I’m a science communication professional. It’s taken some time for me to admit that, not because I’m ashamed of it, but because to many, it precludes me from also being a scientist. That’s simply not the case ( for an eloquent argument, see here). I still have the mind of the scientist, still think like one, and am still consulted on scientific issues by non-scientists. In D.C. especially, I’m the scientist. But, with this acceptance of my role as a communicator (or actually communication trainer) comes the knowledge that I’m good as talking to people, and better at training people on how to talk.
My primary job is training scientists how to talk to non-scientists. Giving a talk to a community group? I can help. Being interviewed by a journalist for a manuscript that just came out? Give me a call. Meeting with a policymaker?
Good luck. Talk to someone who does this for a living first. And that’s my point.
Recently there’s been an increased call for scientists to get engaged – with the public, with the media, and (especially?) with policymakers (e.g. some great pieces by Terry McGlynn & Catharine Young). I could not agree more; however, even though I see more and more “calls to action” I don’t see a corresponding increase of “learn how to talk to these audiences” first. That worries me.
Now, here’s the part where I say that scientists, by definition, are not bad communicators. It is a stereotype that has been hoisted upon us that some have embraced and some have kicked. It is true, though, that a large portion of academic institutions do not provide communications training to their students. It’s like teaching – it’s a largely learn-by-doing endeavor. And this approach works for many. That’s how I initially learned and now I teach it. But, for those who are trying to figure out where to start, who to reach out to, how to initiate conversations, how to craft your message, how to reduce jargon, etc., there are places to go and people to talk to.
Institutional support: First and foremost, check out the resources that might be available at your institution. Some universities such as UW Madison and NCSU have entire programs devoted to scicomm and engagement. However, you don’t need to attend an institution with entire programs devoted to engagement to receive support. All institutions have government and public affairs offices (they may go by different names such as congressional, legislative, press, news, etc.). Government affairs offices are responsible for connecting institutional goings-on with policymakers. Public affairs offices are responsible for getting things out to the press. Even if these offices don’t offer formal support through programs or workshops, they are always willing to help folks who are interested in sharing their research with broader audiences.
Along those lines, find scientists at your institution who are doing this type of work already and chat them up. Even if they’re in a different field/department/school/etc., scientists who are already engaging with diverse audiences almost always want to help others to do the same.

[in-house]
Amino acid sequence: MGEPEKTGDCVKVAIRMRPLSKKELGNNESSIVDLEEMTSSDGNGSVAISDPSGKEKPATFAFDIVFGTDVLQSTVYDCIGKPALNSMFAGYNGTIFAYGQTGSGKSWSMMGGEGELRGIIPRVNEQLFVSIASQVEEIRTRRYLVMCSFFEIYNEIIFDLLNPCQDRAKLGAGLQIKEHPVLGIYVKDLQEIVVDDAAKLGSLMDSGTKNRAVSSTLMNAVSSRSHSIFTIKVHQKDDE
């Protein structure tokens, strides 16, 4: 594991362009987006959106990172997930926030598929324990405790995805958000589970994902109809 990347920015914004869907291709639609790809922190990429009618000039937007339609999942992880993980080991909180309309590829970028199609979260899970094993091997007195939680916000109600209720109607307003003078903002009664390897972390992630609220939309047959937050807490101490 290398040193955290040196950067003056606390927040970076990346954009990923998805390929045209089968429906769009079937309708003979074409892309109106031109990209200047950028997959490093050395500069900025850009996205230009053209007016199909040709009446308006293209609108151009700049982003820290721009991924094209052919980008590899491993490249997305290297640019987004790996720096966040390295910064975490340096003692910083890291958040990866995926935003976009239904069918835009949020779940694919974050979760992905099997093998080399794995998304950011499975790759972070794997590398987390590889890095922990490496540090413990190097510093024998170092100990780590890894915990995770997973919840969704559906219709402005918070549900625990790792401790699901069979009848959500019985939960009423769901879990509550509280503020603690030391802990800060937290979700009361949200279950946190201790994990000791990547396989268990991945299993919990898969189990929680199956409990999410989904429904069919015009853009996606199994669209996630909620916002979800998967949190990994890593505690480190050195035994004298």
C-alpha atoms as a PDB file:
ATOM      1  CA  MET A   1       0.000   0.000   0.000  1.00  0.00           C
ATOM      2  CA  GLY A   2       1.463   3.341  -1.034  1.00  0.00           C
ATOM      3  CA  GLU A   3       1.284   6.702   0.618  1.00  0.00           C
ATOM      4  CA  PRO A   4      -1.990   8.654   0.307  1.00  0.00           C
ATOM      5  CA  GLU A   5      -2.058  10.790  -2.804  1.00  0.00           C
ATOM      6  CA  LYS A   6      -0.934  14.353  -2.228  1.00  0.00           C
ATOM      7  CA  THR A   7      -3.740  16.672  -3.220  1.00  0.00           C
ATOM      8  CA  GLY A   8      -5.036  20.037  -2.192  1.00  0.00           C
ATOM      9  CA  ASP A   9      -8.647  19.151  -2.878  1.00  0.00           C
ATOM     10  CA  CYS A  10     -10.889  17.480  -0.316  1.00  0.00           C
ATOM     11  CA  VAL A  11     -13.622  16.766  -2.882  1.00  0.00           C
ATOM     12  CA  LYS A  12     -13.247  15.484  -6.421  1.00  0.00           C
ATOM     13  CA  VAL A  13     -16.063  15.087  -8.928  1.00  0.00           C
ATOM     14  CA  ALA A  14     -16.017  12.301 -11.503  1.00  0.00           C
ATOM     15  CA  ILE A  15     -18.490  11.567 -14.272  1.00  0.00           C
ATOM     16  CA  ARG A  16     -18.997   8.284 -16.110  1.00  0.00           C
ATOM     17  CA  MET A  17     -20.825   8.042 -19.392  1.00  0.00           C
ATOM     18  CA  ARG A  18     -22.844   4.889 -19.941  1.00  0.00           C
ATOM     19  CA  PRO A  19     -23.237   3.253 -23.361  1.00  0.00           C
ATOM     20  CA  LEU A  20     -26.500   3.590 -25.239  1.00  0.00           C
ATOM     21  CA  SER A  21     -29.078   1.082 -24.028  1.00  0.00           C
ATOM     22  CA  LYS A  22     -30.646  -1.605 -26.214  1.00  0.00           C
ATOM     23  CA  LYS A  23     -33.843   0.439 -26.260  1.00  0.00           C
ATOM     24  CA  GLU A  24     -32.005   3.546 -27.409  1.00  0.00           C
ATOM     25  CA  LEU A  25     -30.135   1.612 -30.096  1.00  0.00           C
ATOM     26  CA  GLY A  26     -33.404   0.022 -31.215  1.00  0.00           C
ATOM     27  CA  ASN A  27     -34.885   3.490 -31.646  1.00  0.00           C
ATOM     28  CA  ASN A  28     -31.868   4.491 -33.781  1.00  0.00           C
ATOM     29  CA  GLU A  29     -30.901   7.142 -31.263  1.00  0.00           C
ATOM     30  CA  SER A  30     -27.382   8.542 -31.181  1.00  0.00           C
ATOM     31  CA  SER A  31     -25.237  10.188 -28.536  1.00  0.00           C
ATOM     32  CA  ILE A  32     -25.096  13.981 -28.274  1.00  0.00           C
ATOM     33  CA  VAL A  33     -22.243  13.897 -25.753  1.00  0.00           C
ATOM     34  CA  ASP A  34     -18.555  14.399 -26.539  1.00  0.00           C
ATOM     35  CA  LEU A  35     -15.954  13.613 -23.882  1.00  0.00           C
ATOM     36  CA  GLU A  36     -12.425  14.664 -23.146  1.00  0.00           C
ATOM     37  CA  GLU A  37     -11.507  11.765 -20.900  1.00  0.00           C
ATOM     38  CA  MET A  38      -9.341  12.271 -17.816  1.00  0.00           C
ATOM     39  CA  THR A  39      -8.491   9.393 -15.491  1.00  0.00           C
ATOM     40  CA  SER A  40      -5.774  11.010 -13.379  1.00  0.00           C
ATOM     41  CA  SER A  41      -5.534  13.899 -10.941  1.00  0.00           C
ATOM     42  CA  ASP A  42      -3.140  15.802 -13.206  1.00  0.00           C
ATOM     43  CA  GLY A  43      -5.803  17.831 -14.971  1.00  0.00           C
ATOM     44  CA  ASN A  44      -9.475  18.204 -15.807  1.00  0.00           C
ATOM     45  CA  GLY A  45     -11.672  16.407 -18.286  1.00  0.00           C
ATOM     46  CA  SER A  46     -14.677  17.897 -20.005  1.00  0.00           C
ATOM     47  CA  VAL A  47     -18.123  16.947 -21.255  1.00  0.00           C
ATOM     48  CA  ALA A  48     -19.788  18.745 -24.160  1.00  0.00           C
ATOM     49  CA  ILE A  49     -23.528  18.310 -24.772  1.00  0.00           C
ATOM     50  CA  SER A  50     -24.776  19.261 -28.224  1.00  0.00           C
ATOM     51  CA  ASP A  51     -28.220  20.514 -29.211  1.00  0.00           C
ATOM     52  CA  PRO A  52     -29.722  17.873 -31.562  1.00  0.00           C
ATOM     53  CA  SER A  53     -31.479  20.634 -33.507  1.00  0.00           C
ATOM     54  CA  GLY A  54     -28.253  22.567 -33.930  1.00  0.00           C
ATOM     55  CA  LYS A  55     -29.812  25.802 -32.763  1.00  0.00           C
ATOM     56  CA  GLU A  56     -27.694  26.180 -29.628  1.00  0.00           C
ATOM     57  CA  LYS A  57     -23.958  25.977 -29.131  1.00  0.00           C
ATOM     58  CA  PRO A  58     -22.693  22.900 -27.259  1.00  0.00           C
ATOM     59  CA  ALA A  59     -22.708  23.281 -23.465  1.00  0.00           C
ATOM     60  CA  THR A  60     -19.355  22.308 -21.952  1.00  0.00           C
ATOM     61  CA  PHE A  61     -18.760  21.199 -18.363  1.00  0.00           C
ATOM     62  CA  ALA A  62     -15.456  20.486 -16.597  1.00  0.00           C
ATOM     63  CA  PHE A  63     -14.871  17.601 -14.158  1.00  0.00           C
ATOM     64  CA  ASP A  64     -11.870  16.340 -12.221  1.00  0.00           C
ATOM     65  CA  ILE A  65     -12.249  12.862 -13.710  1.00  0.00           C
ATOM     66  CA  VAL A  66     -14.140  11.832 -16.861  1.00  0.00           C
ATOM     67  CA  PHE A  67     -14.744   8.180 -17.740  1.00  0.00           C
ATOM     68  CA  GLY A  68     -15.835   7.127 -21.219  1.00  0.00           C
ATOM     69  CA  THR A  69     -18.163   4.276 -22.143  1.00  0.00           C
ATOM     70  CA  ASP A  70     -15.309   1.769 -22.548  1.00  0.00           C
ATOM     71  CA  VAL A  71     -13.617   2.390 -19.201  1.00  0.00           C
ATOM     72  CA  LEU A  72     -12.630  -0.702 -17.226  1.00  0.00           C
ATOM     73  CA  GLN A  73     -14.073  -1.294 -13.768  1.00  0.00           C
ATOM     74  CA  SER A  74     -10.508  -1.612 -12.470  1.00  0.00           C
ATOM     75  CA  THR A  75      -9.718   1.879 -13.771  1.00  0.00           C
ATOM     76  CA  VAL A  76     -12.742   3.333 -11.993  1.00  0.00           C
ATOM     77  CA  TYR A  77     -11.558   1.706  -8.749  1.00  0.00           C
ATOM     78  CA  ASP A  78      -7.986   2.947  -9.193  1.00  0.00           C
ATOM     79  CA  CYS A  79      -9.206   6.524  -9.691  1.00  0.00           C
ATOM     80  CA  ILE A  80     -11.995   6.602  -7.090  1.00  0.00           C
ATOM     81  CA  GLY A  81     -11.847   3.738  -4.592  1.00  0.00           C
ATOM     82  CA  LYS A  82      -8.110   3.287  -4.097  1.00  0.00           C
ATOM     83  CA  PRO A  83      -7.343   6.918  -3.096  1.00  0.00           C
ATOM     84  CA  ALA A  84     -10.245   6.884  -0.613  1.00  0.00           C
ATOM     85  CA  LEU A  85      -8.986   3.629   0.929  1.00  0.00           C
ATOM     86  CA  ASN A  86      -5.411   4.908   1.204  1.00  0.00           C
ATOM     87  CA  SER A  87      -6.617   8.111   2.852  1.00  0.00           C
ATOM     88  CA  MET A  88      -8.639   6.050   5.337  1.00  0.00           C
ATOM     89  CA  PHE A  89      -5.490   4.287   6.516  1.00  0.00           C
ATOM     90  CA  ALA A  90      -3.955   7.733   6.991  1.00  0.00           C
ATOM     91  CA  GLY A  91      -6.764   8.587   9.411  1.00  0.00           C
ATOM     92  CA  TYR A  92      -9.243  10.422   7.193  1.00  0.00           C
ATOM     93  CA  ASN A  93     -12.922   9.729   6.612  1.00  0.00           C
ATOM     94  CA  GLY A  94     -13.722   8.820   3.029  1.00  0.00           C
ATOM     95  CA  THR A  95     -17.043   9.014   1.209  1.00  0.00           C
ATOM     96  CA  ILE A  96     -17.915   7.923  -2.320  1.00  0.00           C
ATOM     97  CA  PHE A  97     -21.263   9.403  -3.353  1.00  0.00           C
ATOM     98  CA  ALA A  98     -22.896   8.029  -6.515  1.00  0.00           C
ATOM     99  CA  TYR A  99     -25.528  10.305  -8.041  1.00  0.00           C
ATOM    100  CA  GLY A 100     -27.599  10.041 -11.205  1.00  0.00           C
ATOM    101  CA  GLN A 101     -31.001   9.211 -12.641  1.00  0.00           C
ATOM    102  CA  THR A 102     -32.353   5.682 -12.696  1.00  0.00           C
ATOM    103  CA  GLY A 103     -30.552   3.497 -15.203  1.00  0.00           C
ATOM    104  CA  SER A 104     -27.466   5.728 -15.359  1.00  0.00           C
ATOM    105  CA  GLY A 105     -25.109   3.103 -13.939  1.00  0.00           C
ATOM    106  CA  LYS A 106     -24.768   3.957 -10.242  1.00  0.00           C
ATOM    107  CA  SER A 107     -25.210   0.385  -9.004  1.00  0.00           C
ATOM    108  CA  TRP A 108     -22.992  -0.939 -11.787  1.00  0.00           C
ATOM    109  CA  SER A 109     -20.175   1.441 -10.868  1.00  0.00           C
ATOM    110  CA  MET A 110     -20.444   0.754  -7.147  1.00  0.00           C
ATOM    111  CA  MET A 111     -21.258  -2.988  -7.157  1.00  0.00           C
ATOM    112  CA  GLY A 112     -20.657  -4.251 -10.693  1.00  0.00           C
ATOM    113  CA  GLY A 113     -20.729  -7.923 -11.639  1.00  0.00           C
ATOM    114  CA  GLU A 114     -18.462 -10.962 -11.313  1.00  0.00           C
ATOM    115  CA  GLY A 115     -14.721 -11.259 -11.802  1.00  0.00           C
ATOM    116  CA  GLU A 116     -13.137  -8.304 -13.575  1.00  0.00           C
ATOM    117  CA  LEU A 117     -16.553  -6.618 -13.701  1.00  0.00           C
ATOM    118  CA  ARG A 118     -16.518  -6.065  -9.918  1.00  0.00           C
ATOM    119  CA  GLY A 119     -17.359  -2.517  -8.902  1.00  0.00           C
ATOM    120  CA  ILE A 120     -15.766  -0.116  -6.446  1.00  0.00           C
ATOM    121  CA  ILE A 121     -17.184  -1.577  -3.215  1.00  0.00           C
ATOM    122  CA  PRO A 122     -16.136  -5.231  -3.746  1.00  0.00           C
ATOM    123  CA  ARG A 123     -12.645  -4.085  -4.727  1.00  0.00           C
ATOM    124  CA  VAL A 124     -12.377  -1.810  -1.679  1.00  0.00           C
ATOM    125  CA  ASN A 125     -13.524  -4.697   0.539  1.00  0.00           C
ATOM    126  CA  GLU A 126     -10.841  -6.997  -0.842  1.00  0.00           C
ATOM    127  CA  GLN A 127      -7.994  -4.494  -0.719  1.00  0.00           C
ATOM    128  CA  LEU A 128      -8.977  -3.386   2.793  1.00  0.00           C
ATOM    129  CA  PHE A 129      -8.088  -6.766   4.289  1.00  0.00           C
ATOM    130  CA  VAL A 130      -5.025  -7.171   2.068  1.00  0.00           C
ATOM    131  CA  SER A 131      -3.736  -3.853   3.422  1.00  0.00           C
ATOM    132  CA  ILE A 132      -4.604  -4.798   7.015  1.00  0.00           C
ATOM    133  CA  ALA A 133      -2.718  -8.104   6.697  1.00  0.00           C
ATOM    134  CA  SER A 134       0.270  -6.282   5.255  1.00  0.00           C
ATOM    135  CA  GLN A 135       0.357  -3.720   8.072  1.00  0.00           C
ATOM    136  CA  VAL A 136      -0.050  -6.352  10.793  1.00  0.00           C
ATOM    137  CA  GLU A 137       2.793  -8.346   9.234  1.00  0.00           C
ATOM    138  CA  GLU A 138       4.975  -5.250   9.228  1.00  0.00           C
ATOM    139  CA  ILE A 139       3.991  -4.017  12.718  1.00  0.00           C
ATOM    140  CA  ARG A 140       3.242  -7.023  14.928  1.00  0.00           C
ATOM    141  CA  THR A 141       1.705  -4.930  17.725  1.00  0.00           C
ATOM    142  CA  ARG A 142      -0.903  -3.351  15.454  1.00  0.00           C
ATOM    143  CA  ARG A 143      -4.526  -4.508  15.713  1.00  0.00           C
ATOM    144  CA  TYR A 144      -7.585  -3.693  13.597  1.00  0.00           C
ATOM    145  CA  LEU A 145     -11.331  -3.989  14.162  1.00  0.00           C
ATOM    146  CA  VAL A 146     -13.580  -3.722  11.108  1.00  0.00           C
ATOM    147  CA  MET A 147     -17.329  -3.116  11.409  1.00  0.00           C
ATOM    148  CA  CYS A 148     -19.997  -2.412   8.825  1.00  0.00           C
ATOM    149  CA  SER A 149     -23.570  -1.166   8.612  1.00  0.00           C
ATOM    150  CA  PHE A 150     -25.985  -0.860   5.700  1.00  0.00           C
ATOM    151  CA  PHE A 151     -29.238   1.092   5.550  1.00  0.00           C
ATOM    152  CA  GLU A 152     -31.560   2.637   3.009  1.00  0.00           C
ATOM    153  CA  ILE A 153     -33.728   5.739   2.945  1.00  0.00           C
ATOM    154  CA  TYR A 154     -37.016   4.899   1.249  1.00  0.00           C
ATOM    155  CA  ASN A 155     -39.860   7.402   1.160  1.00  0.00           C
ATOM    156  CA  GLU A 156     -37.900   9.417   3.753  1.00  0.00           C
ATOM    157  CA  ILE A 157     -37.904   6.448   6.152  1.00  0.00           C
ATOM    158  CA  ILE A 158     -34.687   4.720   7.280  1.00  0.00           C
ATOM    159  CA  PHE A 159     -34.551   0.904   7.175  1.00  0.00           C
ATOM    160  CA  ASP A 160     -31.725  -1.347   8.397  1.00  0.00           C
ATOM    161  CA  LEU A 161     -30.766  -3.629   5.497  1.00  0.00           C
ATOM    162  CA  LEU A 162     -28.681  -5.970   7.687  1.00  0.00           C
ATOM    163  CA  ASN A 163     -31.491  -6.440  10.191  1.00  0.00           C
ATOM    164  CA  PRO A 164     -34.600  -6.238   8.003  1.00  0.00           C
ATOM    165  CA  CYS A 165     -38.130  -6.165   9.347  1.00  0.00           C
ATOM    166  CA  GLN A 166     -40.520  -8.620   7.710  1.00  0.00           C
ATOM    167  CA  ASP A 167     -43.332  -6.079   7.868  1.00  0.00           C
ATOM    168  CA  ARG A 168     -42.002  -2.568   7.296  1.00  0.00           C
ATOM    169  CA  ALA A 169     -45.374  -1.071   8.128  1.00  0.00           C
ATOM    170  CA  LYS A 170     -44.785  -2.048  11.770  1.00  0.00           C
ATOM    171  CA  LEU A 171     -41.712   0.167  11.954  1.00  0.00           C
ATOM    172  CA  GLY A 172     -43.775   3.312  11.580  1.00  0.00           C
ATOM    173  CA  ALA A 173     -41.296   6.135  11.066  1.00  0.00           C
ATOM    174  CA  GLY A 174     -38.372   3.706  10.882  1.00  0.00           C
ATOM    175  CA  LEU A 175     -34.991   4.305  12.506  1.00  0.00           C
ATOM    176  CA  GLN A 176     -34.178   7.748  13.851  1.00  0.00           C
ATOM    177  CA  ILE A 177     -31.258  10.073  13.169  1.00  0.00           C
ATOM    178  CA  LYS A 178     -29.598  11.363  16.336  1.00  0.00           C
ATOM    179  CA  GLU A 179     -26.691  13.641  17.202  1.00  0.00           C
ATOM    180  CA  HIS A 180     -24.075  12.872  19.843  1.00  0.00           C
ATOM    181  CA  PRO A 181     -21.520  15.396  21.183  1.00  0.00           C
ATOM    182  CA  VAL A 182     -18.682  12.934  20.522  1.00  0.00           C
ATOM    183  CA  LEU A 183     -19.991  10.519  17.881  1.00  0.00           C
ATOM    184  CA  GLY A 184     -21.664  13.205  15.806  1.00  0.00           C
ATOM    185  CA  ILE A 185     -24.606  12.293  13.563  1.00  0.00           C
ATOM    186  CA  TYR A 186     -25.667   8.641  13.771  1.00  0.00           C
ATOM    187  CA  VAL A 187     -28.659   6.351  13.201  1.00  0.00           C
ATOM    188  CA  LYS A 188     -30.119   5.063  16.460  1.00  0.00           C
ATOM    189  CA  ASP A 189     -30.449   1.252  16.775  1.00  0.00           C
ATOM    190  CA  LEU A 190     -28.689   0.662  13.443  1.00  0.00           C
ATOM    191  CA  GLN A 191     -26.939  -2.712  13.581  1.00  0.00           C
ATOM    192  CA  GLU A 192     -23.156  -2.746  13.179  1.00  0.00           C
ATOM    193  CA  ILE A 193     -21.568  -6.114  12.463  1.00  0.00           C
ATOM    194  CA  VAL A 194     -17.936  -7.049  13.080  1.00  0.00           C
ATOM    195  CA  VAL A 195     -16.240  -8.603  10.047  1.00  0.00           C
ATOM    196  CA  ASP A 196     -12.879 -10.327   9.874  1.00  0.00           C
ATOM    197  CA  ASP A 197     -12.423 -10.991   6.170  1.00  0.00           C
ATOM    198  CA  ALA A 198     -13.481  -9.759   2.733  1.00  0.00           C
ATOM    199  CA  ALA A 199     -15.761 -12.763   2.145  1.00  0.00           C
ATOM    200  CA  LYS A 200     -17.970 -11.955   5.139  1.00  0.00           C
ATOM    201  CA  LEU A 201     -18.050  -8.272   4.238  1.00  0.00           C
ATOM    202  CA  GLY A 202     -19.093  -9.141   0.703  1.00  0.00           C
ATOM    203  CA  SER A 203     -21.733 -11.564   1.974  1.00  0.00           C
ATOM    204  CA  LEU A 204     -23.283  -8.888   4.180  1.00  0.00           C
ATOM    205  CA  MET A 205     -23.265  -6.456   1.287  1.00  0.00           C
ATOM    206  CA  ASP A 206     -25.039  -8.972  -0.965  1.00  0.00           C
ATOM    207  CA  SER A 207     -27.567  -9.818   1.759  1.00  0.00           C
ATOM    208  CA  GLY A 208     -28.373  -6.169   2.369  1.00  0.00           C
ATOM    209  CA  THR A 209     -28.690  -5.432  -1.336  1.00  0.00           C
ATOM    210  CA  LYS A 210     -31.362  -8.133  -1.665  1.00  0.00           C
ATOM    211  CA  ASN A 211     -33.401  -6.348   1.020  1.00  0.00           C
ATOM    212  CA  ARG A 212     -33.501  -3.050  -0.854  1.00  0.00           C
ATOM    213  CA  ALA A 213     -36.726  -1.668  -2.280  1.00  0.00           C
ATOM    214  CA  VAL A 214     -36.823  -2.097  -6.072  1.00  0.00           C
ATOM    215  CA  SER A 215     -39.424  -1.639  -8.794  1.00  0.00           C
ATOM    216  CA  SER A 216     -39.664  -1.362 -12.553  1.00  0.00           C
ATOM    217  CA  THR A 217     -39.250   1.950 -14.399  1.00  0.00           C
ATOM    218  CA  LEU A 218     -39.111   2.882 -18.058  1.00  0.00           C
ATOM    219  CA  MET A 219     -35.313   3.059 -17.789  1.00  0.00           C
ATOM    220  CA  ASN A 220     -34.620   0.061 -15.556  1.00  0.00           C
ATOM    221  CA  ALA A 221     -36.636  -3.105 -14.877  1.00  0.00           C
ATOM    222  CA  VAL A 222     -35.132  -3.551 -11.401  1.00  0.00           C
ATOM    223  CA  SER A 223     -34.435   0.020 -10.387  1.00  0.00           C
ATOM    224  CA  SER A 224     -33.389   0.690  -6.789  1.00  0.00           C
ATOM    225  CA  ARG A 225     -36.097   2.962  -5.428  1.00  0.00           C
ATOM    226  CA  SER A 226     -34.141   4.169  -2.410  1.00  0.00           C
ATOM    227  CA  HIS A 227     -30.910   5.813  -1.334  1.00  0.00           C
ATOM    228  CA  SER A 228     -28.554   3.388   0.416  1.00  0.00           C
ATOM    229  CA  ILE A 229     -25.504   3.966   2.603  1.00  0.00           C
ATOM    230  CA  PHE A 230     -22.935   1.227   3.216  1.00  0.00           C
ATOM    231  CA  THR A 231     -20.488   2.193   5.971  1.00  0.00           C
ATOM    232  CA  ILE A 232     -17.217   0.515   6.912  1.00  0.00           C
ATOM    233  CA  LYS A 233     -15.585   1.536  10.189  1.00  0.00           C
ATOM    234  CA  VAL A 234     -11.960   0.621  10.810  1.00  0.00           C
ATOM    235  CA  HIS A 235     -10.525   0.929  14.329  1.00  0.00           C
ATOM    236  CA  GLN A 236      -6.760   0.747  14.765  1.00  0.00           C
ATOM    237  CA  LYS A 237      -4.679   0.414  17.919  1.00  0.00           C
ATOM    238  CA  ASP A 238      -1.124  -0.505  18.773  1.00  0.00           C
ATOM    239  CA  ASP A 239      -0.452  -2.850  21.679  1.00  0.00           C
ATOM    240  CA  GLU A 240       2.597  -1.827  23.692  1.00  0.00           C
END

Sharing Science: This is going to seem like self-promotion, and maybe it is, but it’s also incredibly useful. The Sharing Science program at the American Geophysical Union is designed to provide scientists with the tools and skills that they need to share their science with anyone. If you’re an AGU member and are interested in communication, policy, and/or outreach, let us be a resource for you. We have a network of AGU members who share ideals associated with engagement and put on workshops (you can request one here), webinars (open to anyone), networking events, and other activities to help promote science sharing beyond research circles. If you’re not an AGU member, we still have a ton of resources freely available on our website. Giving a talk to a community group? Being interviewed by a journalist for a manuscript that just came out? Meeting with a policymaker? We can help with all that and more.
COMPASS: COMPASS is an organization solely devoted to helping scientists connect with broader audiences to promote scientific understanding. They offer workshops, one-on-one training, short courses, and can provide connections to an audience of your choosing.
AAAS: AAAS’s Center for Public Engagement with Science and Technology is (largely) an analogous program to Sharing Science in that it’s missions is Providing scientists and scientific institutions with the resources they need to have meaningful conversations with the public. In addition to workshops and webinars, their Leshner Leadership Institute for Public Engagement with Science works with scientists who have shown interest in and demonstrated the ability to engage with broad audiences.
Alan Alda Center for Communicating Science: Alan Alda (yes, this Alan Alda) helped create an entire center at Stony Brook University dedicated to helping scientists communicate their message. They run workshops, short courses, and classes about using improv in communication.
The Story Collider: The Story Collider brings true, personal stories about science to the masses. Everyone has a science story, from the heartbreaking to the uplifting, from serious to hilarious. I’m a co-host and producer of our D.C. branch but we also offer science storytelling workshops across the country and around the world. Storytelling is a crucial part of communicating and The Story Collider is devoted to humanizing science through telling stories.
If there was ever a time to engage, it’s now. So go out there and do it, but remember, communicating science is a lot like conducting science – it requires training. There are numerous resources out there. Use them!